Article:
At work I am the only person who does what I do. No one else in my company has a computer with as much processing power nor as extensive access to the internet as I have. I am considered the internet nerd of the office - even more so, I suspect, than the members of the IT team. So when anyone has anything to say, any comment to make, any question to ask about anything to do with the internet they tend to end up at my desk.
These desk visitors sometimes arrive with a question, which is quickly followed by an assumed answer and already-formed opinion.
- Desk Visitor: What's this Twitter thing I keep hearing about on the news?
- Michelle: It's a way of sending and receiving messages from people - via the web or your phone - they're called 'tweets' - they let you keep in touch with friends and colleagues, and 'follow' people you'd like to get messages from.
- Desk Visitor: Yeh, I think it's a dumb idea, and I don't get it.
- Michelle: I really like Twitter - I like following people who post interesting links, tweet from events and who craft tweets with fewer than 140 characters. Do you have a Twitter account? Would you like to try it for a while? It's easier to 'get' if you use it than if I try to explain it.
- Desk Visitor: Nah, I have better things to do with my time. I prefer to talk to people on the telephone - I just don't understand how Twitter would be any good. It's a waste of time.
*Disclaimer: this conversation is 'creative license' as generally, I'm not this helpful.
Now I really don't have an interest in converting people to Twitter, or Foursquare, or Facebook or any of the other applications I use for that matter. Invariably though, the conversations I have with people who don't use the internet for anything more than sending email is this attitude of their time being more valuable than mine; that the time I have, I waste. It is not unusal for people to tell me I have too much time on my hands.
And that, right there, is like a red flag to the bull in me.
Too much time on your hands.
I watched a documentary last night called Monster Camp. It was filmed a few years ago and followed a group of people for a year. These people shared a love of live-action role-play - specifically based around fantasy scenarios such as you'd find in the game Dungeons and Dragons or online realm of World of Warcraft. The types of games involve goblins and wizards, ghouls and fighters - rolling dice, going on quests, solving riddles and winning the day.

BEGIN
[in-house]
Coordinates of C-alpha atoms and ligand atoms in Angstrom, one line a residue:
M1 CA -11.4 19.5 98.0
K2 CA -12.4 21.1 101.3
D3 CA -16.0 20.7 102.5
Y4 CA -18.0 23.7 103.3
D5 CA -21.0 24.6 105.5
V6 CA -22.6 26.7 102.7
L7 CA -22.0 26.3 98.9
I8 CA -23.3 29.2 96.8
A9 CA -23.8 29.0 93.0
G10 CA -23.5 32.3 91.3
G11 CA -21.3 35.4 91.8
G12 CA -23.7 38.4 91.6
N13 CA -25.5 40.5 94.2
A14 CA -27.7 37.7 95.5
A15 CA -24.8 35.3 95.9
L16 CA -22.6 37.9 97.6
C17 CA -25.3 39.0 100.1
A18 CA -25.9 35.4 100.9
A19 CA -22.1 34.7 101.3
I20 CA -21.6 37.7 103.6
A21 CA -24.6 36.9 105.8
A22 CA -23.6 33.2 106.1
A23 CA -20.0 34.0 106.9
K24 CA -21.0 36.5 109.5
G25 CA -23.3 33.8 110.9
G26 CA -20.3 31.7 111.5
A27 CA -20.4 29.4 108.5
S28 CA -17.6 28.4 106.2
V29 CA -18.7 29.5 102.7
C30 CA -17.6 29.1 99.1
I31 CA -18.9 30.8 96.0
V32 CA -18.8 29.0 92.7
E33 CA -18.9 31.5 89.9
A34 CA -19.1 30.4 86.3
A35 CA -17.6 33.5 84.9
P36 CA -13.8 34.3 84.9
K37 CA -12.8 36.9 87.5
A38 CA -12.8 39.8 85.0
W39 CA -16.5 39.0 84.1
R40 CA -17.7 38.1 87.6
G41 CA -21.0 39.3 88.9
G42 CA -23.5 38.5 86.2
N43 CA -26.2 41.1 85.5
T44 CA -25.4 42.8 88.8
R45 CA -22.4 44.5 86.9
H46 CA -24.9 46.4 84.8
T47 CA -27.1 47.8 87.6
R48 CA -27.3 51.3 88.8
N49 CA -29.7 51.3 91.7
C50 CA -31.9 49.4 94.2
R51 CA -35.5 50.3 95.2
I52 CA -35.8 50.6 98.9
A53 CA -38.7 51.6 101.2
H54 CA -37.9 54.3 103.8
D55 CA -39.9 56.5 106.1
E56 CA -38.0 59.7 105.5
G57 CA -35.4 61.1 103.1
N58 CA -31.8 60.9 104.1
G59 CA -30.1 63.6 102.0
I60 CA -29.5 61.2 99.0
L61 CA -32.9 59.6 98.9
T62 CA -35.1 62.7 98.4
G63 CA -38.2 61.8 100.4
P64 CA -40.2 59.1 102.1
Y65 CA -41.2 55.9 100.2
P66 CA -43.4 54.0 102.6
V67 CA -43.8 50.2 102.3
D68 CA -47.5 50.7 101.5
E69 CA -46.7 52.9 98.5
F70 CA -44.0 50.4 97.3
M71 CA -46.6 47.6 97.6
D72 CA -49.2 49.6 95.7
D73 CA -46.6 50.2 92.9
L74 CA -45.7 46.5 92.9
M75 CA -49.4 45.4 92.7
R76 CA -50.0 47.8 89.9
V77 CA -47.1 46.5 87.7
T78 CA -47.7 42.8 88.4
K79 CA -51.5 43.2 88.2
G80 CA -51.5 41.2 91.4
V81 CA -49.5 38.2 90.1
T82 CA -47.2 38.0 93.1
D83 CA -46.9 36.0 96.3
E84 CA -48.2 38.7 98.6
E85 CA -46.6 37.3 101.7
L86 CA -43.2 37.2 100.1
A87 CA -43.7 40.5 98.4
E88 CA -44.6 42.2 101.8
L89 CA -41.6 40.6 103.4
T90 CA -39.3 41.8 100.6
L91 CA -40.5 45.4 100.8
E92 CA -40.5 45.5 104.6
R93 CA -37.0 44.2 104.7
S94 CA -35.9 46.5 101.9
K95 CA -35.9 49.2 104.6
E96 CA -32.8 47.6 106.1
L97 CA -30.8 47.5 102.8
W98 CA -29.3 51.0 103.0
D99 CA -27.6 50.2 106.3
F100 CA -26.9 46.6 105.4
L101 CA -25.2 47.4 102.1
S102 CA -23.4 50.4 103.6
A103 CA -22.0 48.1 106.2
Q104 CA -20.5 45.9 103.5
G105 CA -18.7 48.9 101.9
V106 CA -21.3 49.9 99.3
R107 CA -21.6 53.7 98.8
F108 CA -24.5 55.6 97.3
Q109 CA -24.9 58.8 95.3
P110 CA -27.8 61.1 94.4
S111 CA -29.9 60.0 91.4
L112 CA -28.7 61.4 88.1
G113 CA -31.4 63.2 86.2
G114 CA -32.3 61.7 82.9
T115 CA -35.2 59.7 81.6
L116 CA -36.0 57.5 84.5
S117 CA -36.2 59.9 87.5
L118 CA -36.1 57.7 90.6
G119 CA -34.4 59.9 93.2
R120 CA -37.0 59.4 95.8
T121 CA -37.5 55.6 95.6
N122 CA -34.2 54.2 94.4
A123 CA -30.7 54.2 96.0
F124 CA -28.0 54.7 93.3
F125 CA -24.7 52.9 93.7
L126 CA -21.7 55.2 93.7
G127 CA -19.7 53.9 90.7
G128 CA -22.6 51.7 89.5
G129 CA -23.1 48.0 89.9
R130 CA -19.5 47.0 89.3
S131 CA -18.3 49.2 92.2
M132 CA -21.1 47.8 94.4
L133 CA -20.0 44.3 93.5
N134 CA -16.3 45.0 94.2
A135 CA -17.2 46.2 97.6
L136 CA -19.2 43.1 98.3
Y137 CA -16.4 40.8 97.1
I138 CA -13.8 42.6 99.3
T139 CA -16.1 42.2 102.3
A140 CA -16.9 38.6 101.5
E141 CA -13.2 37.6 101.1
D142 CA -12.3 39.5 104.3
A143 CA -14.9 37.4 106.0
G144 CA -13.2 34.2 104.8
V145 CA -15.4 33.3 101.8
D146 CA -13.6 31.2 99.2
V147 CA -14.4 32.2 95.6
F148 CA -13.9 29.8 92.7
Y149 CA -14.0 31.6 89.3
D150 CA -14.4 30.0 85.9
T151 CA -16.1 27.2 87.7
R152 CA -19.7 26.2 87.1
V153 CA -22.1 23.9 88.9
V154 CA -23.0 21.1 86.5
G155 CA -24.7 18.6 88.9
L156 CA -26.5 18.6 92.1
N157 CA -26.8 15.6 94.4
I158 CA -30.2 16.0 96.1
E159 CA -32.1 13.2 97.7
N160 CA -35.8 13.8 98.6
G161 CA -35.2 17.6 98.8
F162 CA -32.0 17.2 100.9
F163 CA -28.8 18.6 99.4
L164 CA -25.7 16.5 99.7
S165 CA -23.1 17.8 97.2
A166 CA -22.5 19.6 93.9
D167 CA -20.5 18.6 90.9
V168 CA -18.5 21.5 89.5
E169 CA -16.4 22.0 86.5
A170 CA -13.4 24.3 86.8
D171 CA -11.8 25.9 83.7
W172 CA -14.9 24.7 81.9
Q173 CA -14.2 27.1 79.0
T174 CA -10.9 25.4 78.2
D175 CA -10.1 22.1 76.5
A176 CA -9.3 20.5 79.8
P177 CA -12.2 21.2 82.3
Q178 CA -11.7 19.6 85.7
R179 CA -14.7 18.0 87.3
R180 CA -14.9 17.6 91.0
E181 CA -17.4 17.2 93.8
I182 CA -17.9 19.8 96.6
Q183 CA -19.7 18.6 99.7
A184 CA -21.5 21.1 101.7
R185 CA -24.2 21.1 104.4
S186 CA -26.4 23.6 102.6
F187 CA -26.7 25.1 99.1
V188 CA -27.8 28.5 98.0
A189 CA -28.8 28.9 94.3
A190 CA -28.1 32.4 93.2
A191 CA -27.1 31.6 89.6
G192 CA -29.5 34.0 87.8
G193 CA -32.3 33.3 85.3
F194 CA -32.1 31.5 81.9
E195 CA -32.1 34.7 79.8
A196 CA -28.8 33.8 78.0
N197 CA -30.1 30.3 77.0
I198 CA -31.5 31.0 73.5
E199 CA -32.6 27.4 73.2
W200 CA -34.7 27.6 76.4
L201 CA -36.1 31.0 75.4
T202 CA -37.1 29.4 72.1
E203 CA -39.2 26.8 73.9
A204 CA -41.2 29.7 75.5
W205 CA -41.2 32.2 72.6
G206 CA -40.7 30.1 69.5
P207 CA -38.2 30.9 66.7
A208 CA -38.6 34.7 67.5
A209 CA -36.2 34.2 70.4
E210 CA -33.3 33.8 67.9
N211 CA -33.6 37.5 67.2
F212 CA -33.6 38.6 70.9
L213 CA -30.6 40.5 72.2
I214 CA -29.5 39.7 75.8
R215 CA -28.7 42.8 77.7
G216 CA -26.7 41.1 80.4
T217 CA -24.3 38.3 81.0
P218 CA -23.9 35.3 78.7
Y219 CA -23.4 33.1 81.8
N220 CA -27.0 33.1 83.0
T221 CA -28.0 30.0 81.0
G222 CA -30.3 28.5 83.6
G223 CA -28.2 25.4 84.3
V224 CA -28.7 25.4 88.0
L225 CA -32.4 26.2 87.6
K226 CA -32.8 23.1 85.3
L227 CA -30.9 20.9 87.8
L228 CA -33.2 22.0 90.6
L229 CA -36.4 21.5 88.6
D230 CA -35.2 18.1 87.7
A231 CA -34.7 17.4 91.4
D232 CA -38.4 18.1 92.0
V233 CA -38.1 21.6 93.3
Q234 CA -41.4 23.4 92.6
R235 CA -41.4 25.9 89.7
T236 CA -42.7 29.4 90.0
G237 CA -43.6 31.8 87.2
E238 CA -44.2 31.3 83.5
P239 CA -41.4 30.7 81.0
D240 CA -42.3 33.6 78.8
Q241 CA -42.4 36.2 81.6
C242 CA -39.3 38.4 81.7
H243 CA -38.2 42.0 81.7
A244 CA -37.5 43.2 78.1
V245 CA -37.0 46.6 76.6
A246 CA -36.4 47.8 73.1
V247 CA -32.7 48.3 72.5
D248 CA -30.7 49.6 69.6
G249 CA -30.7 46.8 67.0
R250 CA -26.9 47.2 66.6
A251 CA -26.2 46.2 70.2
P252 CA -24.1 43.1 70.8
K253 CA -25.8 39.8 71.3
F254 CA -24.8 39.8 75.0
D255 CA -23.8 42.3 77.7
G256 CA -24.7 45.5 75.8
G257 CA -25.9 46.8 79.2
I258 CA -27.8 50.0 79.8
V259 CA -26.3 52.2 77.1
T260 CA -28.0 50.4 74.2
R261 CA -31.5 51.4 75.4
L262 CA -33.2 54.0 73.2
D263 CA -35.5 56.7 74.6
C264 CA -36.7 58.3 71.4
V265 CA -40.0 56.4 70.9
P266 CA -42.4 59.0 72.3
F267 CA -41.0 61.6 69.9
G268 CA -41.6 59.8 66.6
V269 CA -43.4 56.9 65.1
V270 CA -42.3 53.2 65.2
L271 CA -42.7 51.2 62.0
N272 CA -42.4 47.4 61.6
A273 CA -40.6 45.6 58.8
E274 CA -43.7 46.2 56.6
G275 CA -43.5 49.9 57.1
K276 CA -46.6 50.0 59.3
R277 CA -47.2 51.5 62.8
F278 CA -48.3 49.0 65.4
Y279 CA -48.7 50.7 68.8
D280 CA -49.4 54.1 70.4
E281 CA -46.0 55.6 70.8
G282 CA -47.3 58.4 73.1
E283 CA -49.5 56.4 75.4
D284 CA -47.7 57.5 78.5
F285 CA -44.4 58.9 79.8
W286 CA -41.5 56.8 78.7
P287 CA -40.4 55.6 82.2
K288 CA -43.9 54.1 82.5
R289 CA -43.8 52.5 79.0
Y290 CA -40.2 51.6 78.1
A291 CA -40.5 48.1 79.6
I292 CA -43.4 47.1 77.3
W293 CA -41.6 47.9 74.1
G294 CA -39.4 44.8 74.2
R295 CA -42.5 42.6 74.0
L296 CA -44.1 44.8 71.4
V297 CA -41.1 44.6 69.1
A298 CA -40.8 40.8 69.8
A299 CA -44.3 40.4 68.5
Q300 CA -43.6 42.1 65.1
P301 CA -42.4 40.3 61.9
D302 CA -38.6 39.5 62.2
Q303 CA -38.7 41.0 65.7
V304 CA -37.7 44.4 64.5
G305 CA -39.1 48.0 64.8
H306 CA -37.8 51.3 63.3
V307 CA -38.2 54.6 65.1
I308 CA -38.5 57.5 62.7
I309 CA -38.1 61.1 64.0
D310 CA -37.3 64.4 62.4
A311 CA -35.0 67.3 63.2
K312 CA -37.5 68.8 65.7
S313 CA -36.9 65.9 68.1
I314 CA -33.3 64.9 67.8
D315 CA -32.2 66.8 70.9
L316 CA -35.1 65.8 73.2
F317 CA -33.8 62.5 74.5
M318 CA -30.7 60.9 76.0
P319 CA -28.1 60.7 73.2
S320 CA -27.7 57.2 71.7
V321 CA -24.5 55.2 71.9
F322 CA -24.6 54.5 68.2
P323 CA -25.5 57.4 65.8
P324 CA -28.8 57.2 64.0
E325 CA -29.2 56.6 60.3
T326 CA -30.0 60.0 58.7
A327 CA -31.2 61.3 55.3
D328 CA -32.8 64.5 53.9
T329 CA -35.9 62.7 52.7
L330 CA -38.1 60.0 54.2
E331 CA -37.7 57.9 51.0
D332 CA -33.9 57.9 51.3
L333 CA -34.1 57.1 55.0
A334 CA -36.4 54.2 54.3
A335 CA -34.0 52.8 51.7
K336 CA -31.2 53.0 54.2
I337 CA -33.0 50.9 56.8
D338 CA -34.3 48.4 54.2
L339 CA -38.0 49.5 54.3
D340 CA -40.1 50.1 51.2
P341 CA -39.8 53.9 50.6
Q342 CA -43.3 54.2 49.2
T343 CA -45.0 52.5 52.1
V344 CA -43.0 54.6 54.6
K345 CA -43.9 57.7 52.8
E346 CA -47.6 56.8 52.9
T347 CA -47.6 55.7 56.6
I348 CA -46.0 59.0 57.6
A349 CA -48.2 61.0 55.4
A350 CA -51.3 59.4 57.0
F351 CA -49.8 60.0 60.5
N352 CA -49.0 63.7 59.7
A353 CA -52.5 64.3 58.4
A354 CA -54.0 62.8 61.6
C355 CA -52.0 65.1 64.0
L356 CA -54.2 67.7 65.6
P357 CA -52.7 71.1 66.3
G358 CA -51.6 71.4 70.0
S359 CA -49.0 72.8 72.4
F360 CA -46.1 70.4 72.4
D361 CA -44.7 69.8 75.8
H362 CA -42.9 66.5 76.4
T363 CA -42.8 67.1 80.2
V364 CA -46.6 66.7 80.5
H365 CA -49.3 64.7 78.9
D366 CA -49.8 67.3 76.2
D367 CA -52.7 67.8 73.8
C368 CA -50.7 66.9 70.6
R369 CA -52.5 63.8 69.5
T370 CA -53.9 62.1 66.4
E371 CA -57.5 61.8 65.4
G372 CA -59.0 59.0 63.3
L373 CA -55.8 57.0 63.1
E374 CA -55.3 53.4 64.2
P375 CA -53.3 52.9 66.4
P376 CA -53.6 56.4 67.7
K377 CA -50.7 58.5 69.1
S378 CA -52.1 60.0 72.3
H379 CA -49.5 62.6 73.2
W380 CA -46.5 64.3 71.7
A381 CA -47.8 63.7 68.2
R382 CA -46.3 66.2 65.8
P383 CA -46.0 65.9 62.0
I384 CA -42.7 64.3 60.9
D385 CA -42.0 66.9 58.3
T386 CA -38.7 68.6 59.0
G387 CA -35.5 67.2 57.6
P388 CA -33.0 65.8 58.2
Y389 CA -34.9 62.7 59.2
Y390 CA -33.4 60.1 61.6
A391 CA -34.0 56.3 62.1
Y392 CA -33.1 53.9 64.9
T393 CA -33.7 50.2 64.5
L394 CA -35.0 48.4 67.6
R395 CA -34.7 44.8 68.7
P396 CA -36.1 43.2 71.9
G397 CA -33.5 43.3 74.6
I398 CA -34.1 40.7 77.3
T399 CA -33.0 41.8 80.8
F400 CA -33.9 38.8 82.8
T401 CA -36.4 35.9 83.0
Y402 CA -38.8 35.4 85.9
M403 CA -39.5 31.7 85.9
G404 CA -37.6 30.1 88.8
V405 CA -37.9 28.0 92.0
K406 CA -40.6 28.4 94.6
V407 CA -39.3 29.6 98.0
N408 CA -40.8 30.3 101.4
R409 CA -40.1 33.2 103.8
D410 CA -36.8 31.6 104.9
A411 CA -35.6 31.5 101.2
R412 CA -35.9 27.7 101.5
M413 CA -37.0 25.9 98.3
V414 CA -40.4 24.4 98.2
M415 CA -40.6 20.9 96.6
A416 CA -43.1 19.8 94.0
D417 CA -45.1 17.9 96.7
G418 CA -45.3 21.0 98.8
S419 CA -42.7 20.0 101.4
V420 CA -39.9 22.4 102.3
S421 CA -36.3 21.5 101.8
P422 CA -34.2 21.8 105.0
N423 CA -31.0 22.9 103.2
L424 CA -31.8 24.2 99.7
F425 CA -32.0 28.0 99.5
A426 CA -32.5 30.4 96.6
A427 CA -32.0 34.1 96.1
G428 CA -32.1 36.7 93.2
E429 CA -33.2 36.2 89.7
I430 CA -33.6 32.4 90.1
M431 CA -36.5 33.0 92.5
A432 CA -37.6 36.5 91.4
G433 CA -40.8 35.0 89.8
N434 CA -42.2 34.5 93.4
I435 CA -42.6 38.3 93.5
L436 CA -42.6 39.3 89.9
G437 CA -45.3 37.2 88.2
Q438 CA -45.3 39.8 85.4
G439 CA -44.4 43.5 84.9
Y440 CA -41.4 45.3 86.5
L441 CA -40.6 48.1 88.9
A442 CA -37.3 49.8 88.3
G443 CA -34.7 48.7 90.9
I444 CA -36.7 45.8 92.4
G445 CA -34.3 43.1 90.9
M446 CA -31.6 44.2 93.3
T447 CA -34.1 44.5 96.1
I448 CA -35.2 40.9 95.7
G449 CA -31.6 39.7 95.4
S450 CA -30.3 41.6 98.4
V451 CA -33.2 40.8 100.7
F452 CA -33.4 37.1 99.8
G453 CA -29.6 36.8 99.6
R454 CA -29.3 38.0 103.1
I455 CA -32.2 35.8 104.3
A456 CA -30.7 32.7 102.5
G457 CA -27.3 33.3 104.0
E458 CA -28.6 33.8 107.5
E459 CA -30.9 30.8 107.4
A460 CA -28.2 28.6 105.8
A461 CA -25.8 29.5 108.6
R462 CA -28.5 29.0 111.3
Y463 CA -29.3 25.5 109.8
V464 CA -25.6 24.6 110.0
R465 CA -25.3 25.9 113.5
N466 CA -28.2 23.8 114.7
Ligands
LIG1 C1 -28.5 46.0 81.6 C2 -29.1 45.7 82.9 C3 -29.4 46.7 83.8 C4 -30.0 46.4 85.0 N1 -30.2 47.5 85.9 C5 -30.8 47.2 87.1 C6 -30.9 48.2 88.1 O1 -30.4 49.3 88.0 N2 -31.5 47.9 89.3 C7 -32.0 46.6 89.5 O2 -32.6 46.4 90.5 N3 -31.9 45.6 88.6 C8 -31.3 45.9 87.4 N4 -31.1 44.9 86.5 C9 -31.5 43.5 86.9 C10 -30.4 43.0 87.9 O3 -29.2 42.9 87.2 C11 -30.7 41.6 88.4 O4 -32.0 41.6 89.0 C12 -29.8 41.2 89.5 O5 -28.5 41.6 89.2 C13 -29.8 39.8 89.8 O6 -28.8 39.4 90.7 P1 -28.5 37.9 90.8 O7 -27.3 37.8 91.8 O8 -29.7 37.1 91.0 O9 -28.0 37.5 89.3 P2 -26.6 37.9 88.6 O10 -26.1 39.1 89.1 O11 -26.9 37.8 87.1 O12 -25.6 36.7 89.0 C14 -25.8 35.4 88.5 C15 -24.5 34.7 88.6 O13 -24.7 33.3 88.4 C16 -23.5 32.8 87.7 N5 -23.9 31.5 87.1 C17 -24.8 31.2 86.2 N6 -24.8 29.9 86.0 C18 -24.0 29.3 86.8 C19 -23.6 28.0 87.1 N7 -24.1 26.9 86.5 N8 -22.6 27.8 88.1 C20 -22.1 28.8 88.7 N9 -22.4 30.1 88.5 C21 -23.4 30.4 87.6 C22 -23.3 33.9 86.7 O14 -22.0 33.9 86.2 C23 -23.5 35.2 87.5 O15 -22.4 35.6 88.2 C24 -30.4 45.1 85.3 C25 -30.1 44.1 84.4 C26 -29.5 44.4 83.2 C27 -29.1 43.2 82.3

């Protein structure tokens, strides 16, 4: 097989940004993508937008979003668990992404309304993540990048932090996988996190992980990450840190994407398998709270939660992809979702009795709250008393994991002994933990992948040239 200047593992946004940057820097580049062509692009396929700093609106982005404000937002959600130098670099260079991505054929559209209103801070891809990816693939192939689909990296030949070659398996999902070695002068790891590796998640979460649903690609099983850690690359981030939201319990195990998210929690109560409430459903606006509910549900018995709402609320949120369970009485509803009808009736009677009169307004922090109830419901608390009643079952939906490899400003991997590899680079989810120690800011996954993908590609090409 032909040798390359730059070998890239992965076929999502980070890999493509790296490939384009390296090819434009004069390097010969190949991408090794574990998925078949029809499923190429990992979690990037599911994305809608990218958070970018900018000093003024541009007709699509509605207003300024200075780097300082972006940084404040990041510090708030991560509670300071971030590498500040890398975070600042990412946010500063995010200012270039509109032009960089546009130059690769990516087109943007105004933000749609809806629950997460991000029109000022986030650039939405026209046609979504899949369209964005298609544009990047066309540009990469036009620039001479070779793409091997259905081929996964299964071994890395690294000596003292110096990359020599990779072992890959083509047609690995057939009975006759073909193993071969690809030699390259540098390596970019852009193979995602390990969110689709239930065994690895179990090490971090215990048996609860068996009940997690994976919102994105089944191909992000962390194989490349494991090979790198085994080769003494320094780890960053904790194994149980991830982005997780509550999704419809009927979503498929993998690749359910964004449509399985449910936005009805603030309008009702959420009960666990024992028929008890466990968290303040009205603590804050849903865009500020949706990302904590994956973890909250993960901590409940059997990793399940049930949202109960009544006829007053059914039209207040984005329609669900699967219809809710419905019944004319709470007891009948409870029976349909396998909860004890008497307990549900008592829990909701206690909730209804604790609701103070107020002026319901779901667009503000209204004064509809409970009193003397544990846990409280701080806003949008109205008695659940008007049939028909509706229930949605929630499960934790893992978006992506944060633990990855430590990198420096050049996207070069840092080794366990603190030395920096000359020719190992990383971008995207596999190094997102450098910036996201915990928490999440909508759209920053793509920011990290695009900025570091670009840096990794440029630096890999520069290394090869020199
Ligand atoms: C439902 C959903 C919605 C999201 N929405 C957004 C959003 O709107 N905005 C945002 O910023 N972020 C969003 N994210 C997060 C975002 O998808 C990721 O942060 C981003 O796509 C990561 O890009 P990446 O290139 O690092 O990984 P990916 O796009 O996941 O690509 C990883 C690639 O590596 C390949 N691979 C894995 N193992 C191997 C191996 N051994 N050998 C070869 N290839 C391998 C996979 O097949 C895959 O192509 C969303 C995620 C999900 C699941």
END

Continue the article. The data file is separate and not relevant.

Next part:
The dudes in Monster Camp were passionate about their activity. They spent a great deal of their time and resources to create a place and structure to play these games. I imagine they probably kept the fact that they participated in such activities on the down-low because that's the exact type of information that would make someone outside their community make a disparaging remark (or worse) about how they spend their time.
Often it's hard to see how much fun something is when you look at that thing from the outside. I find it very difficult to see the fun in amassing hundreds of teaspoons from all over the world; or collecting and decorating dolls' houses with miniature, 20th century furnishings - but that doesn't mean that's not a good use of time for a person who is passionate about that particular thing. And same goes for these geeks running around the frozen Washington countryside dressed in cut-up sheets and hitting each other with foam bats!
These role-players have formed a community around their shared passion. They continually said, throughout the documentar, how much fun it was to play and be part of that community.
Fun is fun!
When was the last time you had fun? Was it doing something that maybe not everyone you know is into? Maybe it was attending a free lecture on Biofuels at your local university; or attending a swap-meet and finding that rare sterling silver owl mustard-pot; or jumping out a plane with a bunch of your parachuting mates. You see we all clump together in different ways depending on what we're doing. We find birds of similar feathers.
Just because my feathers are different, doesn't mean the way I spend my time is any weirder or less worthy than the way you spend yours.
Tolerance is an increasingly rare and nearly always a beautiful thing - allowing someone be different in a society of increasing 'sameness' is a gift I think we could all afford to spend more towards in our day to day interactions. Listen without judgement the next time someone tells you about their passion. Let them feel safe enough to tell you about what really floats their boat without accusing them of having 'too much time on their hands'.